4. The Encyclopedia Talmudit 12:219 n. 90 seems to imply that R. Amram Gaon believed that the reading of zachor is a commandment seprate to reciting it. However, a quick check of R. Amram himself showes that he actually says that reading fulfills the obligation to mention.
5. It’s funny how no one takes the call to “remember the days of the world” (Devarim 32:7) as a serious exhortation, but that’s another discussion.
Wouldn’t it be fair to say that there are biblical commandments whose fulfillment is dictated by the Rabbis? For instance,Kiddush is considered a biblical obligation by most (ie Rambam) even though the Torah does not talk about wine, or even verbalization. The Torah mandates us to Recall shabbat and the Rabbis tell us to fulfill our biblical obligation by reciting a blessing over a significant food (wine or bread). Similarly, here the Rabbis mandated that a public reading form a Torah is the proper way to fulfill the biblically mandated COMMUNAL recollection of Amalek’s attack.
2 Points regarding Zachor –
1. If you look in the Rambam’s Sefer Hamitzvot, he lists at the end of the mitzvot Aseh, the 60 mitzvot hechrechiyot that he says still apply today – and #189 (Zechirat amalek) is not listed as one of those 60. The Rambam’s opinion is that if you can’t do mechiyat amalek you can’t do zechirat amalek either.
An even more interesting question is when did the custom start of requiring women to come and hear Zachor, since as a time dependent mitzvah women should be exempt. The earlier source I have heard for women is the Aruch L’ner.
2. Regarding the Zaycher/Zecher issue – See my posting in MailJewish V47n20 for a discussion of this topic. http://www.ottmall.com/mj_ht_arch/v47/mj_v47i20.html
isn’t Parshat Zachot next Shabbat?
1) Though you can understand the Tosafot in Brachot as you do, I think you misunderstood the Tosafot Megillah 17b. He clearly says that most Torah readings are d’rabanan, but the Torah reading of zachor is d’oraita. He then mentions all of the scripts that must be read, and when the gemara says that sh’hatorah ne’emra b’chol lashon, it means that these scripts can be read in any language, and not torah reading in general (since it’s d’rabanan), as rashi seems to understand the gemara.
2) Many acharonim claim that Terumat haDeshen misunderstood the Rosh (see for example Sha’arei Tzion 685:5), and the Rosh did not require a minyan for the reading.
3) The Ramba”n, who was before the Rosh, held that the reading in all generations of parashat zachor is d’oraita (Devarim 24:9). However, you are correct in that he /could/ hold that any sort of verbal rememberance is acceptable.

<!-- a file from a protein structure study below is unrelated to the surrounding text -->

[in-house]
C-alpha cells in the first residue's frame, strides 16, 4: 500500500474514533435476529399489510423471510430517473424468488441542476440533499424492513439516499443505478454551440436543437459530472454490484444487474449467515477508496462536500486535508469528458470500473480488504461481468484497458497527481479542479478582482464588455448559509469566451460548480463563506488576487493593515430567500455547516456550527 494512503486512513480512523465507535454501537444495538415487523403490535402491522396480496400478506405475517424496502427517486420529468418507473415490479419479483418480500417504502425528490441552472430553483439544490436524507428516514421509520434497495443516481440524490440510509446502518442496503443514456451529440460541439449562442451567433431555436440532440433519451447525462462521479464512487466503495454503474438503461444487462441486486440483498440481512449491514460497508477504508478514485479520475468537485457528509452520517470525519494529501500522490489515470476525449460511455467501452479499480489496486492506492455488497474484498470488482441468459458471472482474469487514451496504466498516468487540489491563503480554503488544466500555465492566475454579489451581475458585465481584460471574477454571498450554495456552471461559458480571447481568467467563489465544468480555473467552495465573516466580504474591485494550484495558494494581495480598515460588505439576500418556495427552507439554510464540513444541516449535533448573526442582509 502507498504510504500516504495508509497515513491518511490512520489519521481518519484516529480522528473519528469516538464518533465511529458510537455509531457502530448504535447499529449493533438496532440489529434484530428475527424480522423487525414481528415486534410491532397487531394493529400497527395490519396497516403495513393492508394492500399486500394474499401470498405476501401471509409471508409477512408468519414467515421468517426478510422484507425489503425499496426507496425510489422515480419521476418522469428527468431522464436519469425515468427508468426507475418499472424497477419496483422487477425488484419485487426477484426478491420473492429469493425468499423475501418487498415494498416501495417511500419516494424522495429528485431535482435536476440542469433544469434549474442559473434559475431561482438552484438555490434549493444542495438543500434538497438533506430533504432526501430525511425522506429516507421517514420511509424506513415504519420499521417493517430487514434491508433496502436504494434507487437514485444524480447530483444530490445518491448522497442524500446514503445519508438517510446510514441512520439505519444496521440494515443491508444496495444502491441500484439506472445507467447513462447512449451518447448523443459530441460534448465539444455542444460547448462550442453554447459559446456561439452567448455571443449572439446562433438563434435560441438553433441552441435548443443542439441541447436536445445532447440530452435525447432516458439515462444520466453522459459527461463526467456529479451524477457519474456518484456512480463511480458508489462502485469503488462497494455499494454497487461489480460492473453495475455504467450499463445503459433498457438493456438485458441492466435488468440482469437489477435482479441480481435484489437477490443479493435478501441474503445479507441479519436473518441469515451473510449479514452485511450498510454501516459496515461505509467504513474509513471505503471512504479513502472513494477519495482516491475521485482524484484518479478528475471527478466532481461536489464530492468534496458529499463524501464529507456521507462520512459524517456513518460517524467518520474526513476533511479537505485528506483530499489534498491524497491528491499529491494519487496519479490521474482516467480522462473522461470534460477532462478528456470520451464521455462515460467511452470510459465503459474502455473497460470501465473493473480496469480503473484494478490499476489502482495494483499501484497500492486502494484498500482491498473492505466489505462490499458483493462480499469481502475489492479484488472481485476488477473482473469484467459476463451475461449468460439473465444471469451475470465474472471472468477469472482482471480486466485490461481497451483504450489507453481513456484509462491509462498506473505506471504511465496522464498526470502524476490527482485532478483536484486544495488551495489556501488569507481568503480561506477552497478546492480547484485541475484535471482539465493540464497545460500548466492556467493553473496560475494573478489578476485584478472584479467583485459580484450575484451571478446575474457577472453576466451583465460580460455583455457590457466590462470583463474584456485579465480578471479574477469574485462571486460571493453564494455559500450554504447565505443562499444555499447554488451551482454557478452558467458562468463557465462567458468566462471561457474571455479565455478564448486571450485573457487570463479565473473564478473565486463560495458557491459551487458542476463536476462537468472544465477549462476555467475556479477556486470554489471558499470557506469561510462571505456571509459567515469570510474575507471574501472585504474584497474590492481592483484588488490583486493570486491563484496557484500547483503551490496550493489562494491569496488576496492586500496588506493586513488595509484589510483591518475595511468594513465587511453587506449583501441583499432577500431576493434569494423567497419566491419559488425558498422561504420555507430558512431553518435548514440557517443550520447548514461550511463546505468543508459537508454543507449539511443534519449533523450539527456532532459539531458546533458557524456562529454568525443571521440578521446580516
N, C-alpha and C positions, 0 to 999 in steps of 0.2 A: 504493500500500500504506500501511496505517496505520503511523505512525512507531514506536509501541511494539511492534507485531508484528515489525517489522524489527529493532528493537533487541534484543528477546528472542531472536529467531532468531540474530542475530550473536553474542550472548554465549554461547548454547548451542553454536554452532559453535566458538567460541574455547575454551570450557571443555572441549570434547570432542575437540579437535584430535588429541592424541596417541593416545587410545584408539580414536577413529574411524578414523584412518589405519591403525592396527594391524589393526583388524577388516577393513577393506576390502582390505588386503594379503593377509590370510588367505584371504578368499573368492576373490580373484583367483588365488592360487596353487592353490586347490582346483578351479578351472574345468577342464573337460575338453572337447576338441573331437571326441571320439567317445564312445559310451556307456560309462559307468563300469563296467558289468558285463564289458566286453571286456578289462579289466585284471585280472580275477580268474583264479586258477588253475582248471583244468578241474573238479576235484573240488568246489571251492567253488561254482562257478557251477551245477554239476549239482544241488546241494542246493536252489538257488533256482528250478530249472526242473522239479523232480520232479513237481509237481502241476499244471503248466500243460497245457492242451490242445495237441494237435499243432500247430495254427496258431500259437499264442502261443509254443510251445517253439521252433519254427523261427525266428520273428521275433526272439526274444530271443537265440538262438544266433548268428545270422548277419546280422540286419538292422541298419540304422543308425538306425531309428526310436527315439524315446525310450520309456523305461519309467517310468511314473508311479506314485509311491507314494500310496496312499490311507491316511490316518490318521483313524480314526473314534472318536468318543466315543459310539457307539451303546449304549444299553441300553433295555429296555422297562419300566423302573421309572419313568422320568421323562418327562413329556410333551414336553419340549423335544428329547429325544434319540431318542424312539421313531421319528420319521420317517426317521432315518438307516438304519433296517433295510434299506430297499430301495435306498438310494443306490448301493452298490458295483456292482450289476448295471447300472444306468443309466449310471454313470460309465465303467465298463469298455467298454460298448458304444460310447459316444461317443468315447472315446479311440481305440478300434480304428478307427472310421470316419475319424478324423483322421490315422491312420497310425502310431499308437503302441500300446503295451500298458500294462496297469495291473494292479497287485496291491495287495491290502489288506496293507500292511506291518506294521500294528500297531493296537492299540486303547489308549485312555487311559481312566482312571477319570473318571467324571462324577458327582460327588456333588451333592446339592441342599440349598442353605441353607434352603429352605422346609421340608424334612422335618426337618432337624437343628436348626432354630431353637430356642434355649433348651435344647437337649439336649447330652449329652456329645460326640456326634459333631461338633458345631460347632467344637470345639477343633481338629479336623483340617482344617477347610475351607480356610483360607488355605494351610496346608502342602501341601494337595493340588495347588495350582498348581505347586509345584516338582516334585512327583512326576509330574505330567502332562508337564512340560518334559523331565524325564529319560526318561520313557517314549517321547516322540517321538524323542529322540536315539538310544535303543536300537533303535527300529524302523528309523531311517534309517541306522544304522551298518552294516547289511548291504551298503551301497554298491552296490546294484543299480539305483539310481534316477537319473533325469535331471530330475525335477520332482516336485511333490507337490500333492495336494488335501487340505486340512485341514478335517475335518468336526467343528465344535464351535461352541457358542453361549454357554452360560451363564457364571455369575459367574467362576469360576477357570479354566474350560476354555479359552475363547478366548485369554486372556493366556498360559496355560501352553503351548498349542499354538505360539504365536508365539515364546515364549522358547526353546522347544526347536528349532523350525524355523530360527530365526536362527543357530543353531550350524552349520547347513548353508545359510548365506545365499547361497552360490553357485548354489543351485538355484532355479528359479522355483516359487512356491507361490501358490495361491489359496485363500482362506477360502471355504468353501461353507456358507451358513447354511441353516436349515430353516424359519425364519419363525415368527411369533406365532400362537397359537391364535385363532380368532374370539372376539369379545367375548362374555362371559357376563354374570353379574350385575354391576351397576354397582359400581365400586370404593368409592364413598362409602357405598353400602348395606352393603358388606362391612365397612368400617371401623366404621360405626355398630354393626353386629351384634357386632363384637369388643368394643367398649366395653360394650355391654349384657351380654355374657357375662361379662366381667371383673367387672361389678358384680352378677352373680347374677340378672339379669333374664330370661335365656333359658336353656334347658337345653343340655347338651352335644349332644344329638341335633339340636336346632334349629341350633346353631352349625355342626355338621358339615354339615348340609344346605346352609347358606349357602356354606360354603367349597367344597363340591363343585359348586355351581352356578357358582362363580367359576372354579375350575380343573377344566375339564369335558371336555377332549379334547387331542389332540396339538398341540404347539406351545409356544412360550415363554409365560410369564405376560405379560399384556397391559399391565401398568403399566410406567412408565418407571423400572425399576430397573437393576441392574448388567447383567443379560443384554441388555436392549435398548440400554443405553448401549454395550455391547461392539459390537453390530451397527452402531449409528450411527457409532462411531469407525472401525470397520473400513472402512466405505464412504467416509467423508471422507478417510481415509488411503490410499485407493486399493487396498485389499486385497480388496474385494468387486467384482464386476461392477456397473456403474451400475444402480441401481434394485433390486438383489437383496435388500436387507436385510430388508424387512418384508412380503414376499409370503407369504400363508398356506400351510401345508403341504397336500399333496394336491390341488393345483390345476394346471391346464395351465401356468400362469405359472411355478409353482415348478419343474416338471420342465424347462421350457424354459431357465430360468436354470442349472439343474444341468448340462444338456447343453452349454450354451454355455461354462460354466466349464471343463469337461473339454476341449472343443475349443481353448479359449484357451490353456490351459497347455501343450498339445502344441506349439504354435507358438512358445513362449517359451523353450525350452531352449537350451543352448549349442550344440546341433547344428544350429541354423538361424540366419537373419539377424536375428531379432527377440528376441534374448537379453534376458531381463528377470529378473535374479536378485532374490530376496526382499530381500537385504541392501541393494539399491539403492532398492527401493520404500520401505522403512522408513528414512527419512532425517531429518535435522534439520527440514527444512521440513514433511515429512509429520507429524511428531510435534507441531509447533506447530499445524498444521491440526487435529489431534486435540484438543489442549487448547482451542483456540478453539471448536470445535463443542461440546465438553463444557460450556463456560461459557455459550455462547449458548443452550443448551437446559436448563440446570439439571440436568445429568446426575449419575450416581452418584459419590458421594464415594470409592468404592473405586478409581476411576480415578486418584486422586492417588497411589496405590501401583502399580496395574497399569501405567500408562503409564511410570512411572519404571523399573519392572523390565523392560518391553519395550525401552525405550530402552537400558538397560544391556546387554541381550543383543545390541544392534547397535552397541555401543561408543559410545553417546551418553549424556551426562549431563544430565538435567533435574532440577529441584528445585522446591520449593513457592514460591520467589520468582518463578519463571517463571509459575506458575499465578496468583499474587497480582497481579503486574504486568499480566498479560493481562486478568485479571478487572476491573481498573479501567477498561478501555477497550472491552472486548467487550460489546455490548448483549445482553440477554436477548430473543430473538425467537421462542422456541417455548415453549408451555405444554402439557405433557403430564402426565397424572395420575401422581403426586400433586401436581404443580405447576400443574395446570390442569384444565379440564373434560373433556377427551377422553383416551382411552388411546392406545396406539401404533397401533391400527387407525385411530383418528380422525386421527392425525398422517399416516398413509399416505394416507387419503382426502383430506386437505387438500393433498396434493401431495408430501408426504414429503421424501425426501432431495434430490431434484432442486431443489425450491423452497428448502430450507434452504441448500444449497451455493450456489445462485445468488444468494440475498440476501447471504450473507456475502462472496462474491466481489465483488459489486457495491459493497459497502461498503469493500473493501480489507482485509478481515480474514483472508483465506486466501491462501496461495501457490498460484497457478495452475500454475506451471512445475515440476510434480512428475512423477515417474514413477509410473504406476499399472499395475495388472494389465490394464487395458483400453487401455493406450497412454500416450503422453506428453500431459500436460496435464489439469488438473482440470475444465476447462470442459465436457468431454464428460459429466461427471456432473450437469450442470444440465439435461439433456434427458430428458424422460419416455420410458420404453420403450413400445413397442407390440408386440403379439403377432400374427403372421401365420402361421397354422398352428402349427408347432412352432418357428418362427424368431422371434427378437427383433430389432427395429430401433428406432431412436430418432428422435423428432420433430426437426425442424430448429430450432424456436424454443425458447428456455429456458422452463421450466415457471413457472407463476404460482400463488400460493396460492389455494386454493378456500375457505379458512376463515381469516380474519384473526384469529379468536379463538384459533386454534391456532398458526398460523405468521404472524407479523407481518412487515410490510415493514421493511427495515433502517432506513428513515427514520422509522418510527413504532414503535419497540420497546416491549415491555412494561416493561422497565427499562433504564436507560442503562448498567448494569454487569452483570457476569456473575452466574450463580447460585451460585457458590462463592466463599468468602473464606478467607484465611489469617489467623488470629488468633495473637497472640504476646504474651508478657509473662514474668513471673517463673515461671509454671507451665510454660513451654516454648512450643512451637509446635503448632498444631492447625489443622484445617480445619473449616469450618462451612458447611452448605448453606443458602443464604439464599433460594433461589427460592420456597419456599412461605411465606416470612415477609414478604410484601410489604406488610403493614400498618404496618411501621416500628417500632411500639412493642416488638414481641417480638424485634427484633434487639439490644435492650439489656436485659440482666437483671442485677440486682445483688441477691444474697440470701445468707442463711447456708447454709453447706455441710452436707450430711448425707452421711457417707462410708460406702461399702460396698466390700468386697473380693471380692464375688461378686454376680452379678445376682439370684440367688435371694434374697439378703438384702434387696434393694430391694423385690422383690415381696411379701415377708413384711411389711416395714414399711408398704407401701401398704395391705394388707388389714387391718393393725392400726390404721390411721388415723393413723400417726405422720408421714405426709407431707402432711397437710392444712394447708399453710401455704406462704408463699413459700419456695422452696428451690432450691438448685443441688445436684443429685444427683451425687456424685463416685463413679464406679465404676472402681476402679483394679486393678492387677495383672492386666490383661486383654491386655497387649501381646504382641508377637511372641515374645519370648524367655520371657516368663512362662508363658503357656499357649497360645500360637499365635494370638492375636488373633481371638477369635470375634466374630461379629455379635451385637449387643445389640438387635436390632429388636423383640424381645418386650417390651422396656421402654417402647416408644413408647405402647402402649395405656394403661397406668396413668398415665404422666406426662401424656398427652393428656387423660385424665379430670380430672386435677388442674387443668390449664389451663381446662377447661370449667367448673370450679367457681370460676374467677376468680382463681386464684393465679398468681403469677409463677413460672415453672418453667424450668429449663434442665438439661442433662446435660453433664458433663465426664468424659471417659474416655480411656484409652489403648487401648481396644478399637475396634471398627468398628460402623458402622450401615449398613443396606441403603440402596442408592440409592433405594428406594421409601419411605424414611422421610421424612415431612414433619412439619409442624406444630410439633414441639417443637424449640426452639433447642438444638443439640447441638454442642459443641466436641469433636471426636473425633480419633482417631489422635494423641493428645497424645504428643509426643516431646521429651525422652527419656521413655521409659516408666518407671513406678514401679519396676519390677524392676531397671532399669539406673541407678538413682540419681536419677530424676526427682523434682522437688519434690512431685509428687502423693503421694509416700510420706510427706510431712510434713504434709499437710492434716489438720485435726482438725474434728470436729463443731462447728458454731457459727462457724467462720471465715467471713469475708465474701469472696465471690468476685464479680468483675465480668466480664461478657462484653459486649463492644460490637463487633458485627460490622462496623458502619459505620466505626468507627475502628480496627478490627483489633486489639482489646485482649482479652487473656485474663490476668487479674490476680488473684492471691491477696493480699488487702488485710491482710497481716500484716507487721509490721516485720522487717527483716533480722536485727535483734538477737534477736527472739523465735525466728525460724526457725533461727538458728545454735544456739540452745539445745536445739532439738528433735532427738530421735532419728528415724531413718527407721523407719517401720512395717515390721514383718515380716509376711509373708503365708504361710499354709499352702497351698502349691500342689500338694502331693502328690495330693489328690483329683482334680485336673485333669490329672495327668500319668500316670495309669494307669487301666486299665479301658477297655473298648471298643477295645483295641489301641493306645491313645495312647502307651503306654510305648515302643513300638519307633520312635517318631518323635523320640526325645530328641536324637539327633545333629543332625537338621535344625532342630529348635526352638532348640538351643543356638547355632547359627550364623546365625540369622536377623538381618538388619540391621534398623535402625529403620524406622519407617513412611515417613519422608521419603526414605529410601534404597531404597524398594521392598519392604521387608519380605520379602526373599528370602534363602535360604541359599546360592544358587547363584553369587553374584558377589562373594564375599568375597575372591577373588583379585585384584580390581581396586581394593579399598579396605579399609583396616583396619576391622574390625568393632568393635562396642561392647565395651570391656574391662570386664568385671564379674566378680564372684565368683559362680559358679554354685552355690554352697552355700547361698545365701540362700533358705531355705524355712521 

4) Psikta Rabbati (also before the Rosh) 13:13 records a conversation between Bnai Yisrael and HKBH. B”Y claim it will be impossible for them to fulfill the act of zechira; HKBH says that the way to fulfill the mitzvah of z’chirat amalek is through reading the parasha once a year. It seems to imply that had HKBH not given us the hetter of reading it every year from a Torah scroll, the constant remembrance would be impossible.
The difference between the reading of Parashat Amalek and other zechirot, I would claim, is the negative commandment of “Al Tishkach”, which requires constant remembrance (and we are given the hetter described above).
A good tip is to hear halacha from students that focus primarily on the teachings of aspecific rabbi- It could be jsut the link to unite between the various torah opinions while at the same time enriching while expanding your personal collection in torah knowledge.
A second point:
You say, “If zechira must be done through the process of reading, then logically it ought to apply to the other required rememberances including Shabbat, Miriam (Devarim 24:9), and the Golden Calf (Devarim 9:7).”.
Your question is: if reading from a klaf is the way to fulfill the biblical obligation of zechirat amalek, it should also be the way to fulfill other biblical zechirot.
However, I think the Tosafot/Rosh’s/TD/etc’s source for the requirement of a klaf is from something else (which I cannot claim to know).
On the amud before the Tosafot you quoted in Megillah (17a), the gemara explains that in the megillah itself, its reading is called zechira. Now, if it’s a rabbinic zechira, and rabbinic obligations are made to mirror biblical obligations (k’ein d’oraita tikken), why does the gemara need to use a gezerat shava on 19a to explain why the megillah needs to be written on a klaf?
Happy Shushan Purim!